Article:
• While I was writing on a television show in my 30s, my new white male boss—who had only known me for a few days—had unbeknownst to me told another writer on staff he thought I was conceited, didn’t know as much I thought I did, and didn’t have the talent I thought I had. And what exactly had happened in those few days? I disagreed with a pitch where he suggested our lead female character carelessly leave a potholder on the stove, burning down her apartment. This character being a professional caterer. When what he said about me was revealed months later (by then he’d come to respect and rely on me), he apologized for prejudging me because I was a black woman. I told him he was ignorant and clearly had a lot to learn. It was a good talk because he was remorseful and open. But the point here is, if you’ve never been on the receiving end of a boss’s prejudiced, uninformed “how dare she question my ideas” badmouthing based on solely on his ego and your race, you have white privilege.

  • On my very first date with my now husband, I climbed into his car and saw baby wipes on the passenger-side floor. He said he didn’t have kids, they were just there to clean up messes in the car. I twisted to secure my seatbelt and saw a stuffed animal in the rear window. I gave him a look. He said, “I promise, I don’t have kids. That’s only there so I don’t get stopped by the police.” He then told me that when he drove home from work late at night, he was getting stopped by cops constantly because he was a black man in a luxury car and they assumed that either it was stolen or he was a drug dealer. When he told a cop friend about this, Warren was told to put a stuffed animal in the rear window because it would change “his profile” to that of a family man and he was much less likely to be stopped. The point here is, if you’ve never had to mask the fruits of your success with a floppy-eared, stuffed bunny rabbit so you won’t get harassed by the cops on the way home from your gainful employment (or never had a first date start this way), you have white privilege.

  • Six years ago, I started a Facebook page that has grown into a website called Good Black News because I was shocked to find there were no sites dedicated solely to publishing the positive things black people do. (And let me explain here how biased the coverage of mainstream media is in case you don’t already have a clue—as I curate, I can’t tell you how often I have to swap out a story’s photo to make it as positive as the content. Photos published of black folks in mainstream media are very often sullen- or angry-looking. Even when it’s a positive story! I also have to alter headlines constantly to 1) include a person’s name and not have it just be “Black Man Wins Settlement” or “Carnegie Hall Gets 1st Black Board Member,” or 2) rephrase it from a subtle subjugator like “ABC taps Viola Davis as Series Lead” to “Viola Davis Lands Lead on ABC Show” as is done for, say, Jennifer Aniston or Steven Spielberg. I also receive a fair amount of highly offensive racist trolling. I don’t even respond. I block and delete ASAP. The point here is, if you’ve never had to rewrite stories and headlines or swap photos while being trolled by racists when all you’re trying to do on a daily basis is promote positivity and share stories of hope and achievement and justice, you have white privilege.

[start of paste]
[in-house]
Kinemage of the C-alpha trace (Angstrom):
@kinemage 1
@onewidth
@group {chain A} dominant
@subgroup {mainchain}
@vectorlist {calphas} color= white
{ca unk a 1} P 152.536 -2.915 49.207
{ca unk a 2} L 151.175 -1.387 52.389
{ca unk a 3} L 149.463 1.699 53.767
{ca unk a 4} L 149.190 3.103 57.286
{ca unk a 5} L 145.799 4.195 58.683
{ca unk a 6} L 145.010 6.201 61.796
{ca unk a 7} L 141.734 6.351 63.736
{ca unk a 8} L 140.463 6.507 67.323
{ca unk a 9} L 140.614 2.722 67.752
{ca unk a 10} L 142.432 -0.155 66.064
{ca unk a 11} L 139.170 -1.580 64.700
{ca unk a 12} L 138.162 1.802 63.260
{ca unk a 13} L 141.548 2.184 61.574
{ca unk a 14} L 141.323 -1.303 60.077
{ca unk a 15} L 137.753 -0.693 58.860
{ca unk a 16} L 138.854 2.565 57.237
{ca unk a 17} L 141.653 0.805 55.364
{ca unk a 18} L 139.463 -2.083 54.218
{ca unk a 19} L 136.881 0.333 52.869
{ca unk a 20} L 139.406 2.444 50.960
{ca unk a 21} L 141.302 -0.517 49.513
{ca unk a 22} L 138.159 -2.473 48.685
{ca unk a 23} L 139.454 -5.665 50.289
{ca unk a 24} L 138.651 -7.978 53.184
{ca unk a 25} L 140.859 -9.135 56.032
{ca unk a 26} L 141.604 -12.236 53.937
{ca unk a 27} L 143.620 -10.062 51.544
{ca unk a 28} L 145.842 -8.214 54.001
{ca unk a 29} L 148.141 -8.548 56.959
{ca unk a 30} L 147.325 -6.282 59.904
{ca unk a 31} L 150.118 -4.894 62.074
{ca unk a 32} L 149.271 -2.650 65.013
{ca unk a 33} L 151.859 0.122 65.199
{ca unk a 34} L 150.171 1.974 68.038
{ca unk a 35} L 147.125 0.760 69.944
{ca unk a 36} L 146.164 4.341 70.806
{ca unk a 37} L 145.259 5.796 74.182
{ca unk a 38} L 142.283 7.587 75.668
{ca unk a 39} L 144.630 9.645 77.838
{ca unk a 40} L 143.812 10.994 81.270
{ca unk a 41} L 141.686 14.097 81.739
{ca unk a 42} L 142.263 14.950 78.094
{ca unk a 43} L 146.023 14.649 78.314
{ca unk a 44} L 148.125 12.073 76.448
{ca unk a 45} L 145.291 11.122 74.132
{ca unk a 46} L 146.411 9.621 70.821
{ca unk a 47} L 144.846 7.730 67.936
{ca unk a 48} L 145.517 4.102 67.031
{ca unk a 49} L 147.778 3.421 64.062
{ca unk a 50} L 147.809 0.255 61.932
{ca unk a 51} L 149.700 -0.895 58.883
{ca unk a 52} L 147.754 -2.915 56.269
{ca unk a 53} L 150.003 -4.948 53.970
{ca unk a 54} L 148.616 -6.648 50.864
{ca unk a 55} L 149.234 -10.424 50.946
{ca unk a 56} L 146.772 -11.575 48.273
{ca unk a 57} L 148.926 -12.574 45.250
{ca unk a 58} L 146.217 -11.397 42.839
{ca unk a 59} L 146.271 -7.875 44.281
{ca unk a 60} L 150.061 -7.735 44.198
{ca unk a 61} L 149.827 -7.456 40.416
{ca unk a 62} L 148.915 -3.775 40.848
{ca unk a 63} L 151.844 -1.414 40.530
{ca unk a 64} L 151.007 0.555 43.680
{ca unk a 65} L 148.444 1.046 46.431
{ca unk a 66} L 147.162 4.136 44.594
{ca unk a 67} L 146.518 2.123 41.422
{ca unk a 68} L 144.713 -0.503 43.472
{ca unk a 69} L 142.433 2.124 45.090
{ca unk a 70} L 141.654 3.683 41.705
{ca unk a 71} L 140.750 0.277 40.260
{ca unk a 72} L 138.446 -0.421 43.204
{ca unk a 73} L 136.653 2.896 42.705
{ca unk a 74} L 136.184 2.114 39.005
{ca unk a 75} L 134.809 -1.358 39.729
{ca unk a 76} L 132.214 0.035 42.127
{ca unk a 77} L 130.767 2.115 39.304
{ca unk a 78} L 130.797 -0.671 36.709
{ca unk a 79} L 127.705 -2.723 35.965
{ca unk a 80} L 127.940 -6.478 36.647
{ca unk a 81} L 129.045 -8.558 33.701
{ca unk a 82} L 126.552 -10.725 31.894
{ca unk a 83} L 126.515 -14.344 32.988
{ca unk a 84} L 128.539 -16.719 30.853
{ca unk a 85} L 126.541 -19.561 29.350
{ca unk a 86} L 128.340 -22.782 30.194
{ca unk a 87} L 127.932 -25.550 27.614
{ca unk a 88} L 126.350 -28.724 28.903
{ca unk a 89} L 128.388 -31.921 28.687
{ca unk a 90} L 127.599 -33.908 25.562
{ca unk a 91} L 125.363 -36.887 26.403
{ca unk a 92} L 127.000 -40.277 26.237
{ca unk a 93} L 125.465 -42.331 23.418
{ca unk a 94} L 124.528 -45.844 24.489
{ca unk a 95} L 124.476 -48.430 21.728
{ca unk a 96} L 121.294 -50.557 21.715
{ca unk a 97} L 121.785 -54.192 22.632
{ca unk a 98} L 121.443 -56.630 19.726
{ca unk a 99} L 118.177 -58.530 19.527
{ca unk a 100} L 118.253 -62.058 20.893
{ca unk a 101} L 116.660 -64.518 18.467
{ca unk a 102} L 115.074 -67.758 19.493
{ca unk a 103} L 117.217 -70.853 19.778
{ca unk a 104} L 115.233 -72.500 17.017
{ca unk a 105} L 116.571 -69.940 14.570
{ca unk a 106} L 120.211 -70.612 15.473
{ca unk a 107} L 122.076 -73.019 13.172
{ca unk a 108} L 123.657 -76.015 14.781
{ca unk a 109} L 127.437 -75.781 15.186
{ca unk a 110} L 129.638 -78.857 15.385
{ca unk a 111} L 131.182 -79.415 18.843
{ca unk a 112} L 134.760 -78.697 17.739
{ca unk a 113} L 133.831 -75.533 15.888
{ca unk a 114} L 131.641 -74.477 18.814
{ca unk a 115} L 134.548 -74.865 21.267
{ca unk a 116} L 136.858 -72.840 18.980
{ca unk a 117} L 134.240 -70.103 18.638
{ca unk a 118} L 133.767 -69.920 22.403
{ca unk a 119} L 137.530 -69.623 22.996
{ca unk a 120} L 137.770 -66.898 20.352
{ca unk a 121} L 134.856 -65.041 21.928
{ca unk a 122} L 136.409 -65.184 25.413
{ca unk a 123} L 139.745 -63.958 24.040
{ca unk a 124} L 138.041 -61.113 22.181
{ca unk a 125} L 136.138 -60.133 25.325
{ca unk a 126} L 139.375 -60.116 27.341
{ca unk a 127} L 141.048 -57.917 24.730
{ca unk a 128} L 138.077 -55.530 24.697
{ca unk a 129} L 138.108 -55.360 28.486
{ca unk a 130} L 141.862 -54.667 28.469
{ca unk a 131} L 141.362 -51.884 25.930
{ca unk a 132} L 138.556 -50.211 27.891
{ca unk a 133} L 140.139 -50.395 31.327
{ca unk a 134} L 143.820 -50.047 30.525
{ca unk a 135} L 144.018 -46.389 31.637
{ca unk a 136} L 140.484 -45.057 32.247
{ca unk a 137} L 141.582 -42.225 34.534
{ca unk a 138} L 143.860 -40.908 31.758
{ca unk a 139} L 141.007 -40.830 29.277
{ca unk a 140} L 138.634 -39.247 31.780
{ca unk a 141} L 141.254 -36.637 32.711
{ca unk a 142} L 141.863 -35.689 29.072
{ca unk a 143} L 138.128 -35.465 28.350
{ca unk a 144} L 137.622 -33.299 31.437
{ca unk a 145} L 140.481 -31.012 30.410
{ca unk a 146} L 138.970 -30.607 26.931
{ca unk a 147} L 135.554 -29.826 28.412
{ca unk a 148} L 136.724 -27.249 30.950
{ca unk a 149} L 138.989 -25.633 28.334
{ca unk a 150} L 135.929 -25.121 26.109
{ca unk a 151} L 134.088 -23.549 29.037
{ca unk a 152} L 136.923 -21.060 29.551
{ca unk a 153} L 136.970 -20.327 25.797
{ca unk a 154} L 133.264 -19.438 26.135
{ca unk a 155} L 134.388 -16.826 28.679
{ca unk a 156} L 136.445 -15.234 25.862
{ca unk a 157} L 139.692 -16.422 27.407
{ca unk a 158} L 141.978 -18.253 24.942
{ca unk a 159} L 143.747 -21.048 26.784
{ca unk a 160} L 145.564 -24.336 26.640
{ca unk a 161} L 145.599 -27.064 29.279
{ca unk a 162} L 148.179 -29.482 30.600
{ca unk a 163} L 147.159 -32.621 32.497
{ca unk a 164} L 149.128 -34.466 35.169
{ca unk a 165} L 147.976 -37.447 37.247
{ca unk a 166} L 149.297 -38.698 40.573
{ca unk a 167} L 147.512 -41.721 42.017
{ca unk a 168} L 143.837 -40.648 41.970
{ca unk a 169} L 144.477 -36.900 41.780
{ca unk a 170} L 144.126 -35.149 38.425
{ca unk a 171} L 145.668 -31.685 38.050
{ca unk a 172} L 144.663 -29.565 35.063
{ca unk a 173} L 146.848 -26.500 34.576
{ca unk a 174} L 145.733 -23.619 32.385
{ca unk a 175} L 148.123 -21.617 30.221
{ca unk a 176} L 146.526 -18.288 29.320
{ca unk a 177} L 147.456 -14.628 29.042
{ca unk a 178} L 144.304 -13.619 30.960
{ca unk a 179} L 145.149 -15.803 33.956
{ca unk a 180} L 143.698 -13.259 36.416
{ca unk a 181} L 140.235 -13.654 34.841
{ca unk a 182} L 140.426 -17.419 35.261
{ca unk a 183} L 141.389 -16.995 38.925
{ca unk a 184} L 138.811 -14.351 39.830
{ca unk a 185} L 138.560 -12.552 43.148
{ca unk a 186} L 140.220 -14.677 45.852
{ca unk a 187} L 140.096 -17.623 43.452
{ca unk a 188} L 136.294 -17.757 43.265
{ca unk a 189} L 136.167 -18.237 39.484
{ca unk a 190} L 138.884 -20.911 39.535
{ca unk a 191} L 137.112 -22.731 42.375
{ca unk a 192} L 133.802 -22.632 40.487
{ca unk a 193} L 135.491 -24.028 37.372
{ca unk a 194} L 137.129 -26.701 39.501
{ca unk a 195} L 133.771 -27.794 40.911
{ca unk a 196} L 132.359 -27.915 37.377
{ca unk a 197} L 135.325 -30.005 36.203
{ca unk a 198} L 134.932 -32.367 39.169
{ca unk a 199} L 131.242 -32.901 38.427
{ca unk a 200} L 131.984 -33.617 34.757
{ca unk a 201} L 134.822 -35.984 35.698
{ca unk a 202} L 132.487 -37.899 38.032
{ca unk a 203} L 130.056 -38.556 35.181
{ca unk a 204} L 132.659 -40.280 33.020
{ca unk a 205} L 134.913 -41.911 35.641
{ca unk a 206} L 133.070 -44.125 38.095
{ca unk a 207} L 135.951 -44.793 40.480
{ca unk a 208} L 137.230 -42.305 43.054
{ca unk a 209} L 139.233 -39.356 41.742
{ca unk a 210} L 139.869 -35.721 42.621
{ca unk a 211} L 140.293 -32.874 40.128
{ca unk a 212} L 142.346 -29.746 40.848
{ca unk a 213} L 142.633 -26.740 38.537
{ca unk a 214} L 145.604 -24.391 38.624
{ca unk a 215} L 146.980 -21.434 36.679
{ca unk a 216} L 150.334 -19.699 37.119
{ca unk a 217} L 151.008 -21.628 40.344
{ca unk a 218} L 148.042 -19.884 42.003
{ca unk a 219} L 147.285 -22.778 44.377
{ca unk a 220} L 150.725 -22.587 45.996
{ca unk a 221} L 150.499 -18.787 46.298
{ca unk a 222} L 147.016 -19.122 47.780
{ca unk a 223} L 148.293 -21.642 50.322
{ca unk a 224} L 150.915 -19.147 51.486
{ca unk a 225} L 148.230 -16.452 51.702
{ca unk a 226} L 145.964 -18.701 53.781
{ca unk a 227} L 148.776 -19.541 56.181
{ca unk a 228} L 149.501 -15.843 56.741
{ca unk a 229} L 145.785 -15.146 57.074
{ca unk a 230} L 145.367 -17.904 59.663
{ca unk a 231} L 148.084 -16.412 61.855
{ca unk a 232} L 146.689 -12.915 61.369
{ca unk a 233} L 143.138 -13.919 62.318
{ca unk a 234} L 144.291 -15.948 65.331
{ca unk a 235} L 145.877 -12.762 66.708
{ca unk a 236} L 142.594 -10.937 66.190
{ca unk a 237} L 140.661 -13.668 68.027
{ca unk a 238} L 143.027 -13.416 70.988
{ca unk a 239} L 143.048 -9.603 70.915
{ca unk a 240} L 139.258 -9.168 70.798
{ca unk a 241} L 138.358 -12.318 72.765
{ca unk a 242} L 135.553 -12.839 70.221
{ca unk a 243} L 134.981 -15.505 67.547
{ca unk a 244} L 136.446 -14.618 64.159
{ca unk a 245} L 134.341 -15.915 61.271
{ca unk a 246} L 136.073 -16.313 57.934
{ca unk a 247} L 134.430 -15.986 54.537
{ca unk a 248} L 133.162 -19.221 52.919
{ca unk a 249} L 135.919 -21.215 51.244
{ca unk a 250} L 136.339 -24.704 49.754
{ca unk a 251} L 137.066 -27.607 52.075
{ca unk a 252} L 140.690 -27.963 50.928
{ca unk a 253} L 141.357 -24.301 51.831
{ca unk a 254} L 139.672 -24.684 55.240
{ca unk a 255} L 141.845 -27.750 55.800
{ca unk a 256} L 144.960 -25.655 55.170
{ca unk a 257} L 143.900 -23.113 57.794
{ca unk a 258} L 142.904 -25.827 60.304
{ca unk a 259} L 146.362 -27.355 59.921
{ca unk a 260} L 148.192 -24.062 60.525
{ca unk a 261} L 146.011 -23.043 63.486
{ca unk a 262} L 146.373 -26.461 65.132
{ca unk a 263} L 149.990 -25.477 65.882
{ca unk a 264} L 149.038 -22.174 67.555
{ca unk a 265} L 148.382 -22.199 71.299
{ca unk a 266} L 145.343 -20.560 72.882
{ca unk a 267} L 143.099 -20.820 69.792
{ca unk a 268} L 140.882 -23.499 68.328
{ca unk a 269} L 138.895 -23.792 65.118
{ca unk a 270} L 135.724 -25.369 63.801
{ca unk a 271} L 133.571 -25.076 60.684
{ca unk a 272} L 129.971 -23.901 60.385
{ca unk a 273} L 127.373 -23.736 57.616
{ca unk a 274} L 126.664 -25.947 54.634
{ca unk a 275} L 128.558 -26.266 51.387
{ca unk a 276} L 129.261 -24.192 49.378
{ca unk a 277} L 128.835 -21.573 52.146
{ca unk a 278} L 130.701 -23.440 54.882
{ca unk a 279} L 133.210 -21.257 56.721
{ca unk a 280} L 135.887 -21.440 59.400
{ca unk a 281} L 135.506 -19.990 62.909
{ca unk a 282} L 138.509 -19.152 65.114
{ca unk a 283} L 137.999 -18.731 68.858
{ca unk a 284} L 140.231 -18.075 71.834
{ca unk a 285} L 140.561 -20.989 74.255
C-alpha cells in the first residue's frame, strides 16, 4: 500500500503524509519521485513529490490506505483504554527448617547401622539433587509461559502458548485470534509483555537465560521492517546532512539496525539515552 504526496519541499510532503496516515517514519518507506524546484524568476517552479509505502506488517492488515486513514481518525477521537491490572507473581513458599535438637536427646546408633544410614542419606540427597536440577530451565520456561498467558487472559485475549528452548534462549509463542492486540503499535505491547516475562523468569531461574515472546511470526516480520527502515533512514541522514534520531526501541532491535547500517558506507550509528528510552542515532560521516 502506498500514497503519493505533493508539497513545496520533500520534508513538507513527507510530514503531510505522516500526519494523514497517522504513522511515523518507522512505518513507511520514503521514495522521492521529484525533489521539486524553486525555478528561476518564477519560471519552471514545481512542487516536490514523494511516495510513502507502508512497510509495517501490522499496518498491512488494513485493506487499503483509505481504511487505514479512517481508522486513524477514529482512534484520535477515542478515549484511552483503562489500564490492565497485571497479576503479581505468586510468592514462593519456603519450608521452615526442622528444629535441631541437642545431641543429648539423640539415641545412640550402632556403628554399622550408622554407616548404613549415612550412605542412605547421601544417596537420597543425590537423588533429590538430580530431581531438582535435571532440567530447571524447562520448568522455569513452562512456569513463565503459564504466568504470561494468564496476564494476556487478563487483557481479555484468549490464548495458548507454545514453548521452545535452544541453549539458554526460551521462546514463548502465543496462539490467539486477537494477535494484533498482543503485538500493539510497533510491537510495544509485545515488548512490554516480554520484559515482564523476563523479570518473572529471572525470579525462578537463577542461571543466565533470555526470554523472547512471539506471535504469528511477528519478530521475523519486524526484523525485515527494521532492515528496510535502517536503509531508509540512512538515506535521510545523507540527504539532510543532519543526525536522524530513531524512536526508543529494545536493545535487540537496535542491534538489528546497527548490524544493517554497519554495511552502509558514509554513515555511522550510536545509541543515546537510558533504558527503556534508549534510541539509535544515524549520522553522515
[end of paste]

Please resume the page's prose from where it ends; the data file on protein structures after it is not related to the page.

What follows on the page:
• OK, Jason, there’s more, but I’m exhausted. And my kids need dinner. Remembering and reliving many of these moments has been a strain and a drain (and, again, this ain’t even the half or the worst of it). But I hope my experiences shed some light for you on how institutional and personal racism have affected the entire life of a friend of yours to whom you’ve only been respectful and kind. I hope what I’ve shared makes you realize it’s not just strangers, but people you know and care for who have suffered and are suffering because we are excluded from the privilege you have not to be judged, questioned, or assaulted in any way because of your race.

    As to you “being part of the problem,” trust me, nobody is mad at you for being white. Nobody. Just like nobody should be mad at me for being black. Or female. Or whatever. But what IS being asked of you is to acknowledge that white privilege DOES exist and not only to treat people of races that differ from yours “with respect and humor,” but also to stand up for fair treatment and justice, not to let “jokes” or “off-color” comments by friends, co-workers, or family slide by without challenge, and to continually make an effort to put yourself in someone else’s shoes, so we may all cherish and respect our unique and special contributions to society as much as we do our common ground.

    With much love and respect,

    Lori

    This article was originally published by Good Black News. It has been edited for YES! Magazine. 

    Lori Lakin Hutcherson wrote this article for Good Black News. Lori is the editor-in-chief at GBN. 

    INVASION by Captain Cook 1770 began the slaughter of One NATIONS PEOPLE

    There is a shield in the British Museum, taken by Cook on his 1770 landing in the place he named Botany Bay, in what was to become New South Wales.

    Called the Gweagal shield, it has a bullet hole near the centre. Oral history held by the Gweagal people says the man who owned that shield was shot.

    Carved of wood, it was incapable of withstanding a threat his people had never experienced and almost certainly had never imagined.

    PHOTO It is believed the man who owned the Gweagal shield was shot. SUPPLIED: THE TRUSTEES OF THE BRITISH MUSEUM
    It was never my intent to write apocalyptic fiction, to write about dystopias.

    It was my intent to write a novel that would explain and contextualise the invasion of Australia in 1788 in such a way that it would help white people understand what the invasion meant for my people. I wanted people to have empathy for my people if they had not before.

    But while writing that novel, Terra Nullius, I experienced a revelation that was to blow my mind.

    Novels about the history of Australia are post-apocalyptic, because all Aboriginal and Torres Strait Islander people alive today are the descendants of people who survived an apocalypse.

    Modern Australia is a dystopia if you look at it from our point of view — it’s only the “lucky country” for everybody else.